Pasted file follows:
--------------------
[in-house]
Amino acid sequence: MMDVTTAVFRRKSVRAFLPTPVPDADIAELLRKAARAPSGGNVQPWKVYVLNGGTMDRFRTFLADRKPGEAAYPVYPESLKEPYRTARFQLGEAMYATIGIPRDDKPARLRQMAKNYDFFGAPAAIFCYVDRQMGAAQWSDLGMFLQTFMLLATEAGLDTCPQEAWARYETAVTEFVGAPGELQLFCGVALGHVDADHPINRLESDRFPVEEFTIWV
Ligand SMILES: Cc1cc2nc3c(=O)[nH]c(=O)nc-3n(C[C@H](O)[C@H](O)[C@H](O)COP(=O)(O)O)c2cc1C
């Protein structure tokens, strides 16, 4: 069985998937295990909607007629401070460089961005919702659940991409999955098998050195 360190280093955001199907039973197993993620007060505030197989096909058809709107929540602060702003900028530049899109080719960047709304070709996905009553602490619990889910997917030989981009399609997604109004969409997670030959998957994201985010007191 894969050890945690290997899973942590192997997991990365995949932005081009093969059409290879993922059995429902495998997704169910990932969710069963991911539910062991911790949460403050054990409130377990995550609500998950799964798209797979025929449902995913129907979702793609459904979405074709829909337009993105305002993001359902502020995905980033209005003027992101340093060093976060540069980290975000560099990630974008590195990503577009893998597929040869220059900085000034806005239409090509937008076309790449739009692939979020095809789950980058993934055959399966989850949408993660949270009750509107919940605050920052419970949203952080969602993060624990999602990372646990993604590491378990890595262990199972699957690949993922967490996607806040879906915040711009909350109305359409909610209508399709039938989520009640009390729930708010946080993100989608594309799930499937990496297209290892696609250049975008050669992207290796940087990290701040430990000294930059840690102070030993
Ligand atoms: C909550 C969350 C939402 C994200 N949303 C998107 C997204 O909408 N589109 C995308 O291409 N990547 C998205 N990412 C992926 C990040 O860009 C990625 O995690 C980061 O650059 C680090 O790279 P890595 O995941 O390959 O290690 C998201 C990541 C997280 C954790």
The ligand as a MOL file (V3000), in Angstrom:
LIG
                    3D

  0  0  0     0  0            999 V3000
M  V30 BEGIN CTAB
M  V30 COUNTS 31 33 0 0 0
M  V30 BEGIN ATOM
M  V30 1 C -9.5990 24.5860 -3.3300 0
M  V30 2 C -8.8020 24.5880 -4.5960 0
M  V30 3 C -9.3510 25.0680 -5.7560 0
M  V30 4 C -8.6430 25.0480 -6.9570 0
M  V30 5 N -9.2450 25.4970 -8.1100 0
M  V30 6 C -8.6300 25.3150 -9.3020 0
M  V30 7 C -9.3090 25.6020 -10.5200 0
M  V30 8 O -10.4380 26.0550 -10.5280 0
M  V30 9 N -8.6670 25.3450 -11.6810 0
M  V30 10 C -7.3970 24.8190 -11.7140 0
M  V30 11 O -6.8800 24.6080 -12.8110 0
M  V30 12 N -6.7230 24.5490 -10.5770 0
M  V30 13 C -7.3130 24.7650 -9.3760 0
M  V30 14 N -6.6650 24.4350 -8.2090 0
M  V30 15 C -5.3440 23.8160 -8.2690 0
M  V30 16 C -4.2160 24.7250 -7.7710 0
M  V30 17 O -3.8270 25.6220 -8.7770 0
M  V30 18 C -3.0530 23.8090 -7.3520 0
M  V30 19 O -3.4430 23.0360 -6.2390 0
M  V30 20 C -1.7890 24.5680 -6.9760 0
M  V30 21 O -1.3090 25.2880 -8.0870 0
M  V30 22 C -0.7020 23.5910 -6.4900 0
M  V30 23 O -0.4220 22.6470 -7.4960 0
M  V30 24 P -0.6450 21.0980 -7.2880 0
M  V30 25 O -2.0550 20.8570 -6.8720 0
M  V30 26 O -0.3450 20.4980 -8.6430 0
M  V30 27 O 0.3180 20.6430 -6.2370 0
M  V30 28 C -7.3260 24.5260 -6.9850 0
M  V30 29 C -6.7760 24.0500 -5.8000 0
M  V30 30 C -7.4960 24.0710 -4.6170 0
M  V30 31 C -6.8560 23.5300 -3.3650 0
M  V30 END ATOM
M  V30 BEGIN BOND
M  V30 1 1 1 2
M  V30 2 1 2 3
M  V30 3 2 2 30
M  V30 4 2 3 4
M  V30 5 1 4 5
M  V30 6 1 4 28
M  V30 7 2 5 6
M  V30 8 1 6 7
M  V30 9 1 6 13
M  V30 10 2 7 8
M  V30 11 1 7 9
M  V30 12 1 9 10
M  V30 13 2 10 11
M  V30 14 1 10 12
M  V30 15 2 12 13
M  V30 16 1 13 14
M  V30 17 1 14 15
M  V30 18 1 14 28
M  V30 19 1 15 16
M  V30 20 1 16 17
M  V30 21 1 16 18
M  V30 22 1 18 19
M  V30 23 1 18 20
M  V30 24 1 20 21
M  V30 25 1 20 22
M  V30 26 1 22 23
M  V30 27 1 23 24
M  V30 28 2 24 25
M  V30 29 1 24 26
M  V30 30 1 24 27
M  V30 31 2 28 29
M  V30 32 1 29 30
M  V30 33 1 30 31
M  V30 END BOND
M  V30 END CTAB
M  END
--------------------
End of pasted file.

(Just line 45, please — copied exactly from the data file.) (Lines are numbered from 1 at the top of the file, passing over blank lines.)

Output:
M  V30 BEGIN BOND